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Year:
2007

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Volume:
11

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Issue:
3

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Article:
1
Safety Science Monitor
Introduction

Perhaps the most important message from the research done to date is that there is wisdom as well as error in public attitudes and perceptions. Laypeople sometimes lack certain information about hazards. However, their basic conceptualization of risk is much richer than that of experts and reflects legitimate concerns that are typically omitted from expert risk assessments (Slovic 2000, 191).

Psychologists, sociologists and empirical decision researchers agree that concerning risks, intuitive judgments are a bad guide. However, there is an important ambiguity inherent to judgments about risks. Such judgments might concern the purely quantitative risk, but they might also concern the moral acceptability of a risk. Whereas intuitions are a bad guide concerning the quantitative aspect of risk judgments, intuitions might be inevitable and legitimate concerning normative, ethical1 risk judgments. This is indeed the position I will defend in this paper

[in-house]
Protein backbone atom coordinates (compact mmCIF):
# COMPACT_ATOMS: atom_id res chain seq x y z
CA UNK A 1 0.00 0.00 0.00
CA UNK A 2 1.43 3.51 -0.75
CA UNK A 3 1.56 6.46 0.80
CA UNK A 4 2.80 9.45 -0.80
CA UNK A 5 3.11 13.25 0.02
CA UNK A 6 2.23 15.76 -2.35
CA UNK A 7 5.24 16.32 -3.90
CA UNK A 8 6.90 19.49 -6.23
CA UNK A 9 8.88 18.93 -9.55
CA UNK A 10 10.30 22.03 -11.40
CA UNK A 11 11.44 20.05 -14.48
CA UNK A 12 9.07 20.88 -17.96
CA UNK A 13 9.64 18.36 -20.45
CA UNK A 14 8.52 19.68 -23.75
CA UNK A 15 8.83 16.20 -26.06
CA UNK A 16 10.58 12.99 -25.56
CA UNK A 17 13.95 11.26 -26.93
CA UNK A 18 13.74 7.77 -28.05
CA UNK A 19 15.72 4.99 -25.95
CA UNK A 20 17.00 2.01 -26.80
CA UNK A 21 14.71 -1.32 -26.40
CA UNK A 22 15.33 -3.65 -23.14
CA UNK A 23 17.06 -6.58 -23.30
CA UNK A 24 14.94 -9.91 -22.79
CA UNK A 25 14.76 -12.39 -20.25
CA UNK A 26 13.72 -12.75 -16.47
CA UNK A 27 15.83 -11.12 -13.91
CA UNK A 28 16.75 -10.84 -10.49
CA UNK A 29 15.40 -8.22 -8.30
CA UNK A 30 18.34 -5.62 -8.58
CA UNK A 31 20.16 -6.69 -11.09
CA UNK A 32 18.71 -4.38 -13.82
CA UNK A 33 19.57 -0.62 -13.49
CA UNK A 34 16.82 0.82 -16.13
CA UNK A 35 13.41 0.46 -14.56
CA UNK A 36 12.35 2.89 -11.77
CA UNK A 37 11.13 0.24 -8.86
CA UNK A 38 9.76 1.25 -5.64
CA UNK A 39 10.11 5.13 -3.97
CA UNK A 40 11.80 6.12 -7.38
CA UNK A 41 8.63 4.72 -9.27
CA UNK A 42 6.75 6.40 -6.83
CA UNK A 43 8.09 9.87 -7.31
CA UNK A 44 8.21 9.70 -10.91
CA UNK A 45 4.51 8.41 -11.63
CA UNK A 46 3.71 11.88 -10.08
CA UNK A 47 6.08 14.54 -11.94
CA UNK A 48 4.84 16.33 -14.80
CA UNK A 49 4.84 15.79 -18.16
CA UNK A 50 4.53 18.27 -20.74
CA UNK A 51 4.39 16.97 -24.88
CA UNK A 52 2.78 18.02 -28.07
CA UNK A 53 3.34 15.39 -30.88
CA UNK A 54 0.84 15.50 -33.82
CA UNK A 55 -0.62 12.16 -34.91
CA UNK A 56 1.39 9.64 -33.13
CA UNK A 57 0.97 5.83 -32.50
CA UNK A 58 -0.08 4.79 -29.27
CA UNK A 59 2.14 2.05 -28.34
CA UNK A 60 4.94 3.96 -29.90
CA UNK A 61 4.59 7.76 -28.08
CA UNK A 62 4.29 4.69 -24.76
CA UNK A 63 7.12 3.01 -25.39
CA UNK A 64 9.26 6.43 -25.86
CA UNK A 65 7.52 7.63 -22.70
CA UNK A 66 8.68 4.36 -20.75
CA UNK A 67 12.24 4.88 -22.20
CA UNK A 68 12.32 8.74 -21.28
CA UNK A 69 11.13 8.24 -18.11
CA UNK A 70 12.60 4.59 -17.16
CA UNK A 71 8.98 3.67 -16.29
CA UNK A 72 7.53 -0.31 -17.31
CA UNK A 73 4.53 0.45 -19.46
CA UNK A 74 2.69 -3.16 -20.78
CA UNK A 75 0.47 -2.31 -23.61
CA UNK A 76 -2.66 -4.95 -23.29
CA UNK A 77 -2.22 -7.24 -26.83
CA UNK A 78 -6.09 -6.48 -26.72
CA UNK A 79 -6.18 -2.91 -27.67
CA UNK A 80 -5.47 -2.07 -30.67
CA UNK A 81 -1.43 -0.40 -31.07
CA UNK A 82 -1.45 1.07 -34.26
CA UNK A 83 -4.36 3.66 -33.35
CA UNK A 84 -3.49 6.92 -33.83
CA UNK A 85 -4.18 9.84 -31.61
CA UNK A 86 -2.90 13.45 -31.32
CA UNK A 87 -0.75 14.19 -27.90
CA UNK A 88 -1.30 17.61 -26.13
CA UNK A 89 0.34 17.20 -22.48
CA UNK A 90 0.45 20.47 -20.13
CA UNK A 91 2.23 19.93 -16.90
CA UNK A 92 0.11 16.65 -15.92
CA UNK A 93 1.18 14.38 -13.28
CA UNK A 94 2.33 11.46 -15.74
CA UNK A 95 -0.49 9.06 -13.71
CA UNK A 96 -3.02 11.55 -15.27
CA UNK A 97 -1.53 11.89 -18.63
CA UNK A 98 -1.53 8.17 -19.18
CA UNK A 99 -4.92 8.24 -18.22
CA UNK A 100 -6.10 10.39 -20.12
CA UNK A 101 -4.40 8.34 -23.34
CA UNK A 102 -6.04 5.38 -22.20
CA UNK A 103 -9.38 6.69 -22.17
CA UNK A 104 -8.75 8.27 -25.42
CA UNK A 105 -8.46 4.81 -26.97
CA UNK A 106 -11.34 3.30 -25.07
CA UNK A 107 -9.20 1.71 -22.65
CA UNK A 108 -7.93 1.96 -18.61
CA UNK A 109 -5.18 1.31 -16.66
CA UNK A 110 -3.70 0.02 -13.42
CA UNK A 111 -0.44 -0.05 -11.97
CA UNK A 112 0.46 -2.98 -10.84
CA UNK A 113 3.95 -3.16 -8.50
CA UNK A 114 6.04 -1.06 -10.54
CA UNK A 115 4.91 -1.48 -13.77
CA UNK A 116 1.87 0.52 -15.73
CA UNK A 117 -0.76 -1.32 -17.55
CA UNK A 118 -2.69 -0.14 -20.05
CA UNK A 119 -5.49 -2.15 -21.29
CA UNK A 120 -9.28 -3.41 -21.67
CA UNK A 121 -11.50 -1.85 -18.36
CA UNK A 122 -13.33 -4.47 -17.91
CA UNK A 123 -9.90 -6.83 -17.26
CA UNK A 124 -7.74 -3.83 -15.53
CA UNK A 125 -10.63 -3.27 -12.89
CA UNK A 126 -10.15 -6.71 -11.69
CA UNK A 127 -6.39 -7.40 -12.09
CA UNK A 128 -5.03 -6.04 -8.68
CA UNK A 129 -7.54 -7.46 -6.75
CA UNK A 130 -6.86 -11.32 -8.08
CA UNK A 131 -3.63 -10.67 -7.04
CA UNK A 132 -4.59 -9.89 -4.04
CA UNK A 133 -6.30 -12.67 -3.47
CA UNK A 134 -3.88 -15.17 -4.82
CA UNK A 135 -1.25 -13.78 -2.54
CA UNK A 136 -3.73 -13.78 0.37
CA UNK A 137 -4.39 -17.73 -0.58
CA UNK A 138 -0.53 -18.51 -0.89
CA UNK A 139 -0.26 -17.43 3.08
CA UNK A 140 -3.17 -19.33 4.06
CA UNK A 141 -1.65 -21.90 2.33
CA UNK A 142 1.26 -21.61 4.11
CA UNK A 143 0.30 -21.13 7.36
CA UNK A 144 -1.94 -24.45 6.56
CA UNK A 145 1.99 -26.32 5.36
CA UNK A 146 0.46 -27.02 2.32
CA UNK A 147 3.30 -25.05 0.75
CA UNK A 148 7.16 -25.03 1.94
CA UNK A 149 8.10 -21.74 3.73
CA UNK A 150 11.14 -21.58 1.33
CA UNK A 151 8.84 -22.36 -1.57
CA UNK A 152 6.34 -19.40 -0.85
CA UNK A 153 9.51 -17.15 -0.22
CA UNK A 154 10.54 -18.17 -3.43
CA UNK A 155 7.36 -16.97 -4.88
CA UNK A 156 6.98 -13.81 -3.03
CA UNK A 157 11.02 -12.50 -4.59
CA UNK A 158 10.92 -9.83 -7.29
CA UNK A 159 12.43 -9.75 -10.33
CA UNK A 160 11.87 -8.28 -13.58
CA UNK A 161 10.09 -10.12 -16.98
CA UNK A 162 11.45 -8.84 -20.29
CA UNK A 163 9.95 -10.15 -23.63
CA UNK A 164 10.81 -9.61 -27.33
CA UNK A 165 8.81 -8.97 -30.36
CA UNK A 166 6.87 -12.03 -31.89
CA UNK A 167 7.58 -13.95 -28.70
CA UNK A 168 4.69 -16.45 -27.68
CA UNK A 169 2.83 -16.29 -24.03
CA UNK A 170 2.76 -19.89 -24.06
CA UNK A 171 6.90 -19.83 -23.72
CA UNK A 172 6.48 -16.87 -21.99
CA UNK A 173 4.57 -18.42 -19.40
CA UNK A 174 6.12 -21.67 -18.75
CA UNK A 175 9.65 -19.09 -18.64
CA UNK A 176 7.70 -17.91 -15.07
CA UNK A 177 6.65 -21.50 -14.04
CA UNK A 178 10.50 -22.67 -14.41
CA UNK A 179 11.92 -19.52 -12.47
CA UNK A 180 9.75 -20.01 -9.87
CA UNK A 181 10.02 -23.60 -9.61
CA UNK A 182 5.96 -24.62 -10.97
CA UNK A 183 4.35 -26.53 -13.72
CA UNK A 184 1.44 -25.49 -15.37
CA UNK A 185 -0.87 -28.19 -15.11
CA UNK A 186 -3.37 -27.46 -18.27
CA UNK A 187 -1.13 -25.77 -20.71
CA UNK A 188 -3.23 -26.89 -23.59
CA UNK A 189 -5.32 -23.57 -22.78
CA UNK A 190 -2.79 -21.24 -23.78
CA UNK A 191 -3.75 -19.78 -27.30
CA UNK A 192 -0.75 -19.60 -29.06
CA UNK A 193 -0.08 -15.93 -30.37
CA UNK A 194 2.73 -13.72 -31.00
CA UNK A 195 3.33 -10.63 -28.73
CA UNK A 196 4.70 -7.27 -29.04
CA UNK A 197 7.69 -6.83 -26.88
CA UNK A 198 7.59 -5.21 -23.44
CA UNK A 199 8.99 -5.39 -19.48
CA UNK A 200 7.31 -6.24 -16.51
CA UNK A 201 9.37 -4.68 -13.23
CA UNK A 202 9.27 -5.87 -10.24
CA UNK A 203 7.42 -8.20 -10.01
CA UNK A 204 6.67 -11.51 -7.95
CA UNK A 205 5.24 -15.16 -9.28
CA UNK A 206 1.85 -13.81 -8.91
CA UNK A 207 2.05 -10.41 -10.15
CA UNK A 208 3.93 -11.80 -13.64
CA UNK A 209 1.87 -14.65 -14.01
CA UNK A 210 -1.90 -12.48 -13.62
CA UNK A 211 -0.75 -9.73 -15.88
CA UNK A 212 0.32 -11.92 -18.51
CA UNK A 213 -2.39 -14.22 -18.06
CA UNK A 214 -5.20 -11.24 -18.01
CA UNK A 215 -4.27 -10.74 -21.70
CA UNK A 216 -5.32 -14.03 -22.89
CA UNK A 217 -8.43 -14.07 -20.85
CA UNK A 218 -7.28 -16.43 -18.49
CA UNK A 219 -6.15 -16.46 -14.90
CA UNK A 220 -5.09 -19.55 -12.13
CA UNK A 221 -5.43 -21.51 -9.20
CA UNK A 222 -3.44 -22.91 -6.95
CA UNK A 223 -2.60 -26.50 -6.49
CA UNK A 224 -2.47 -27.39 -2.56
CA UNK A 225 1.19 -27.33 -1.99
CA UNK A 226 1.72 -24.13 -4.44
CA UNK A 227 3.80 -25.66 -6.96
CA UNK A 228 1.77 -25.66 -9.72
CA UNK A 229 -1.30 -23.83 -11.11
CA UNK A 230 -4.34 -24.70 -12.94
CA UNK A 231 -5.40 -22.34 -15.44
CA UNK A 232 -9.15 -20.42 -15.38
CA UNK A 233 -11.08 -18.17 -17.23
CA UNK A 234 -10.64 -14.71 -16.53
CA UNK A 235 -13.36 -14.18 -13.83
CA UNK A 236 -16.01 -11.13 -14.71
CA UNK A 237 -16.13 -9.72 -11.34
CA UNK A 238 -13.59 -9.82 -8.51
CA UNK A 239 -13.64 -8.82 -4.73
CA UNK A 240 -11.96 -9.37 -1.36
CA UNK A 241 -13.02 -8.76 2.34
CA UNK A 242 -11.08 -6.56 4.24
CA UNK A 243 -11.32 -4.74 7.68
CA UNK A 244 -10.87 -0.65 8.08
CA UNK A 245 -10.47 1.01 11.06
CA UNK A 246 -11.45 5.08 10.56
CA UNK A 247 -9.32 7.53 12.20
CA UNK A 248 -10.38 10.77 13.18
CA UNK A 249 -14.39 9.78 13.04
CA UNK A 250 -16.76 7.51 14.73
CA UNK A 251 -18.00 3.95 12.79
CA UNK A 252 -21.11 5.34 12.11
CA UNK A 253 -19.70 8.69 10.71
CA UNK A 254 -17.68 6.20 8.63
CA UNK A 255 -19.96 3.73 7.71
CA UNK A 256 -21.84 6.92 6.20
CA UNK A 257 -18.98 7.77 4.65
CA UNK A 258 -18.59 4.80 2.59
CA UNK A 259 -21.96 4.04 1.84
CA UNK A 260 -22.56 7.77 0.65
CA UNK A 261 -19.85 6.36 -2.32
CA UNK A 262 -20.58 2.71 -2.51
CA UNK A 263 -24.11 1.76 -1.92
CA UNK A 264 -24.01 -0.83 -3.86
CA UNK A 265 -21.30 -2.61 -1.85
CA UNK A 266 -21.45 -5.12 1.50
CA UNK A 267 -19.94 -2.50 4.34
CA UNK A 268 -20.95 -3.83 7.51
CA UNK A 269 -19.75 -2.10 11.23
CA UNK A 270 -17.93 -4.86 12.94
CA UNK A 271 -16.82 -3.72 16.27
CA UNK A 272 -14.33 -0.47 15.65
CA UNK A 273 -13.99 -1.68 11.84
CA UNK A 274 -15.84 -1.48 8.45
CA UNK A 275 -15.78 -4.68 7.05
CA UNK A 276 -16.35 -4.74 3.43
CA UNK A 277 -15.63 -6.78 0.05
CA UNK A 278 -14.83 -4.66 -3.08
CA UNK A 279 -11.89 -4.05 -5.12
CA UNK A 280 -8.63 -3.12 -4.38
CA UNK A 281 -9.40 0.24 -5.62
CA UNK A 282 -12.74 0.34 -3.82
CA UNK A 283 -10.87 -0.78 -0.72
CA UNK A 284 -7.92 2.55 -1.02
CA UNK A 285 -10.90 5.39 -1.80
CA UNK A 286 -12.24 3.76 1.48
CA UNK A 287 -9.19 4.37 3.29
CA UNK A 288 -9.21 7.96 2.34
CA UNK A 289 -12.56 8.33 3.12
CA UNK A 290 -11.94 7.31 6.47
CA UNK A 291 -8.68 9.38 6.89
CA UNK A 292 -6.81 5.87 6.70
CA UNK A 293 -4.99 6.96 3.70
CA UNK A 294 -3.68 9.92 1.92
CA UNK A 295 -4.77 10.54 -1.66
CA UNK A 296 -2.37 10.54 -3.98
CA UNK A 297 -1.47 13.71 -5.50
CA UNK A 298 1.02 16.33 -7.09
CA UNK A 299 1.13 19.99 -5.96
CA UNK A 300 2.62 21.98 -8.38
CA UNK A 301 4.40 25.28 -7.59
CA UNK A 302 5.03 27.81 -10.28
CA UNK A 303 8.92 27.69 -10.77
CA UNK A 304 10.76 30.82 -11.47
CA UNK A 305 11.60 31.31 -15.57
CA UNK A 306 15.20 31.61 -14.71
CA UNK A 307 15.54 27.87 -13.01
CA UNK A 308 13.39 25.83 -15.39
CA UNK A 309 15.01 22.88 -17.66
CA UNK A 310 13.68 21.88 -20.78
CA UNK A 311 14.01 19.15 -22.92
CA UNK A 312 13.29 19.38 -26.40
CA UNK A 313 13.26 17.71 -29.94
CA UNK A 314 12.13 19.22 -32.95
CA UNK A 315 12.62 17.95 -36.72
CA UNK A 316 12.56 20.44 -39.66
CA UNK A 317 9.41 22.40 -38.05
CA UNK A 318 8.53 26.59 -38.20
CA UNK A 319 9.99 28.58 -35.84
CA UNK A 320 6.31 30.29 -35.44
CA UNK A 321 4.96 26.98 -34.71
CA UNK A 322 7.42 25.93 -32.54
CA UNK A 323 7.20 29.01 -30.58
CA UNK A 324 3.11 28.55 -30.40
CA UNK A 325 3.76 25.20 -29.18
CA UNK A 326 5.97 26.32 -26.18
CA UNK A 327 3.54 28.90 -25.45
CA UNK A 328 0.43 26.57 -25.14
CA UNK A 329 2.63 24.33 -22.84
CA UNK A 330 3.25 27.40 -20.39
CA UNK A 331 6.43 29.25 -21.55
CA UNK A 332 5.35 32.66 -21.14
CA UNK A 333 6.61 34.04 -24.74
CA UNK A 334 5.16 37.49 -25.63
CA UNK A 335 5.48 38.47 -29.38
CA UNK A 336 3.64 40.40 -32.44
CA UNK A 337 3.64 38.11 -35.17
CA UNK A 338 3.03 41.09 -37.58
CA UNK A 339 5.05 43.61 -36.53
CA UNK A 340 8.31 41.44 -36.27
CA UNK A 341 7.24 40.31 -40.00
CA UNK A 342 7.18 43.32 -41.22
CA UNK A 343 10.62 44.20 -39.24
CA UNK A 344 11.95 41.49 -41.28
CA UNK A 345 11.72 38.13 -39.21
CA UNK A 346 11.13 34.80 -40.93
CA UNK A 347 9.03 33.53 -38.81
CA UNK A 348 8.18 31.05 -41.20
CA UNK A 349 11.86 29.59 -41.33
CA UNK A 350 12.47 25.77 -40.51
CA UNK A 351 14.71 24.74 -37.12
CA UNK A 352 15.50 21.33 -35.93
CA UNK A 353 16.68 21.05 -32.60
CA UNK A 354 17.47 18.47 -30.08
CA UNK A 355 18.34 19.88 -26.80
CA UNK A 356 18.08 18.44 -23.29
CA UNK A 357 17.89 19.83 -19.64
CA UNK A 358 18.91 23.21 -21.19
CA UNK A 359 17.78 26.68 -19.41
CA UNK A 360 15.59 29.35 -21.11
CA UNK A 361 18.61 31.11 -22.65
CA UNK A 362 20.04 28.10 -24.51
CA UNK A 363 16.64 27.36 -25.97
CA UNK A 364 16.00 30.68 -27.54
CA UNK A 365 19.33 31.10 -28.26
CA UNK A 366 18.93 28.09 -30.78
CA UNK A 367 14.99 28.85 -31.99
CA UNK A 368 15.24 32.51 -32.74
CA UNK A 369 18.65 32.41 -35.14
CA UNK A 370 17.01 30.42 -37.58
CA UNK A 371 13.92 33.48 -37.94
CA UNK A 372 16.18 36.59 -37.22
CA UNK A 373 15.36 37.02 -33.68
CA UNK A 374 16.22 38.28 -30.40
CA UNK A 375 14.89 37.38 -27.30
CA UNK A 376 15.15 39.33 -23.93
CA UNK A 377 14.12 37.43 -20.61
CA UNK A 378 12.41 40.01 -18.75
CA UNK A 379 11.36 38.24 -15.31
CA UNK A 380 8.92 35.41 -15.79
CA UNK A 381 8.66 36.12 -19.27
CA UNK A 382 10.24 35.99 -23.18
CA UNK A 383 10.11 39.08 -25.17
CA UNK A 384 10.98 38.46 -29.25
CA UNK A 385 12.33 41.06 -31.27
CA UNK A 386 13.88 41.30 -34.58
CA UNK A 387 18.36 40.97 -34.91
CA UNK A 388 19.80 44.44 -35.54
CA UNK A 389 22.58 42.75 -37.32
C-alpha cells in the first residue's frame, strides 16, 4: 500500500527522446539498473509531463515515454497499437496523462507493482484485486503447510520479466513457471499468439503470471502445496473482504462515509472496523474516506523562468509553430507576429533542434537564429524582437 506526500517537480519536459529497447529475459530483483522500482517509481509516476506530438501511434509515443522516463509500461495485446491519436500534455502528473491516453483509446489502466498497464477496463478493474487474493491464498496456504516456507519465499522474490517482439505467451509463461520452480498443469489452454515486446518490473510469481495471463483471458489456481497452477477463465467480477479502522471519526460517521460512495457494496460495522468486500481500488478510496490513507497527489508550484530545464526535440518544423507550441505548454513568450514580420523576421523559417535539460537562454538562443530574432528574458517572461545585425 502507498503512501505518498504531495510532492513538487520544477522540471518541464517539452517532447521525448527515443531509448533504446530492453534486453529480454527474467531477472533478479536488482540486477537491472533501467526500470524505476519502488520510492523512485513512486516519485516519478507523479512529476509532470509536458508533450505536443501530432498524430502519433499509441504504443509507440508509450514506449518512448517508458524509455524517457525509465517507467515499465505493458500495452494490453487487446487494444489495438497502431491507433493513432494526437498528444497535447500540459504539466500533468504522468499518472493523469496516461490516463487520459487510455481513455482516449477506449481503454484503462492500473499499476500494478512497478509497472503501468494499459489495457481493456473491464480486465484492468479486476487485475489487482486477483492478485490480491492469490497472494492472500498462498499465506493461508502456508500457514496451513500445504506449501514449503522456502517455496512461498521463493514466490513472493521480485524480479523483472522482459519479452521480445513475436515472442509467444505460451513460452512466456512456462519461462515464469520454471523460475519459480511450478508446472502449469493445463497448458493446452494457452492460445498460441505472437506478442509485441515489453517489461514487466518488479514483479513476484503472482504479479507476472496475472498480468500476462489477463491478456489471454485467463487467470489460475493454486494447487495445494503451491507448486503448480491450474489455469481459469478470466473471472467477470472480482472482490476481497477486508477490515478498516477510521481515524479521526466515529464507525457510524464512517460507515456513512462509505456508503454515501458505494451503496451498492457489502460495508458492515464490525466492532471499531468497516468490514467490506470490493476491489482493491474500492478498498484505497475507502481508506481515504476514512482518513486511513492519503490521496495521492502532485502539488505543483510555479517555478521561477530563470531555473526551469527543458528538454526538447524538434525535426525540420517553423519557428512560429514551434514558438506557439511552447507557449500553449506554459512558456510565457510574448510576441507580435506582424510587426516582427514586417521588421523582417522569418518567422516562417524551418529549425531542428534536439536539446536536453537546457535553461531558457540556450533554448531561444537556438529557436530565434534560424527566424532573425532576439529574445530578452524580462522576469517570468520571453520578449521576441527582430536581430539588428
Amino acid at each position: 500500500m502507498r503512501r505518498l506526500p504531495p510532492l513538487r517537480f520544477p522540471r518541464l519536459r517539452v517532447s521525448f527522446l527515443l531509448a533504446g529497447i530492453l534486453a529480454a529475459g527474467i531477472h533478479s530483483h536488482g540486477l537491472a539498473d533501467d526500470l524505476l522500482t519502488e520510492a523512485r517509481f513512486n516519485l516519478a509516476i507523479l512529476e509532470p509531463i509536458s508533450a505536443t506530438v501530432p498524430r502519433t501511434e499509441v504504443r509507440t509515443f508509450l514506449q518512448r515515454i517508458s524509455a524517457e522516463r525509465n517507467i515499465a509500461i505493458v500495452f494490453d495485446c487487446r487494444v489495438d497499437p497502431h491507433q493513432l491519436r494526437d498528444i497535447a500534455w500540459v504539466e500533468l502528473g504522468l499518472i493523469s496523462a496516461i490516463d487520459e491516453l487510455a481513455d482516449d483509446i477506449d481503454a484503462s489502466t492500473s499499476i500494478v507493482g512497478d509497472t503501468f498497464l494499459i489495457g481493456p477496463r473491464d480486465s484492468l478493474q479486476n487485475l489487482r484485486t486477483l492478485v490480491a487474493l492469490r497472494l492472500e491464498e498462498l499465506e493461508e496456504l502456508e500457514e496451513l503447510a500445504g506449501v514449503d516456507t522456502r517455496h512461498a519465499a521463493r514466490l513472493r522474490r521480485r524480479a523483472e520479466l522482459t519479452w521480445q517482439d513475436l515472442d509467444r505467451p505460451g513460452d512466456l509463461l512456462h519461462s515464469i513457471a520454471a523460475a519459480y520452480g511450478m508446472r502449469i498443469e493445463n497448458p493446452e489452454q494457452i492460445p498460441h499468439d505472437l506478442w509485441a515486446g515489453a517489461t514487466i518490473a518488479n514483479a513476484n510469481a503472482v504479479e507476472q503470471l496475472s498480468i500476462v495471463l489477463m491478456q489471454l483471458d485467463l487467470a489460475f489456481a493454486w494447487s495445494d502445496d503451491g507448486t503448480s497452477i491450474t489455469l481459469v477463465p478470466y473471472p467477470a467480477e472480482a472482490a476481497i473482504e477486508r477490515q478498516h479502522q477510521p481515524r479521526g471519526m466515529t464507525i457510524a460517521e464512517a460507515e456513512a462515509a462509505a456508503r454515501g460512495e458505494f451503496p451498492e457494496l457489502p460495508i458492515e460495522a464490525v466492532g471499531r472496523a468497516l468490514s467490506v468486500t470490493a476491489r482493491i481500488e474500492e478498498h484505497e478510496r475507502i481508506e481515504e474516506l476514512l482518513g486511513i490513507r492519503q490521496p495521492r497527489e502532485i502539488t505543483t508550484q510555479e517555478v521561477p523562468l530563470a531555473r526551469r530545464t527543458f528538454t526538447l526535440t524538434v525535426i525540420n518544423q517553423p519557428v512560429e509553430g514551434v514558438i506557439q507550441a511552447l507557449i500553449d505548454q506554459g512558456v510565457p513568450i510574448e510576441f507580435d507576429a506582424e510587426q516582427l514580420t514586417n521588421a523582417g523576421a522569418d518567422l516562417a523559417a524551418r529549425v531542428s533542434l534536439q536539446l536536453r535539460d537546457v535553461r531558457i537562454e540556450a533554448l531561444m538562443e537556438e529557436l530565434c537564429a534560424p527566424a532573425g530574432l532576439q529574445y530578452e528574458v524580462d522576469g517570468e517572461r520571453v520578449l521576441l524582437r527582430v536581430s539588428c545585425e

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Author

ROESER, S.

Philosophy Department, Faculty of Technology, Policy and Management, Delft University of Technology, Jaffalaan 5, 2628 BX Delft, The Netherlands

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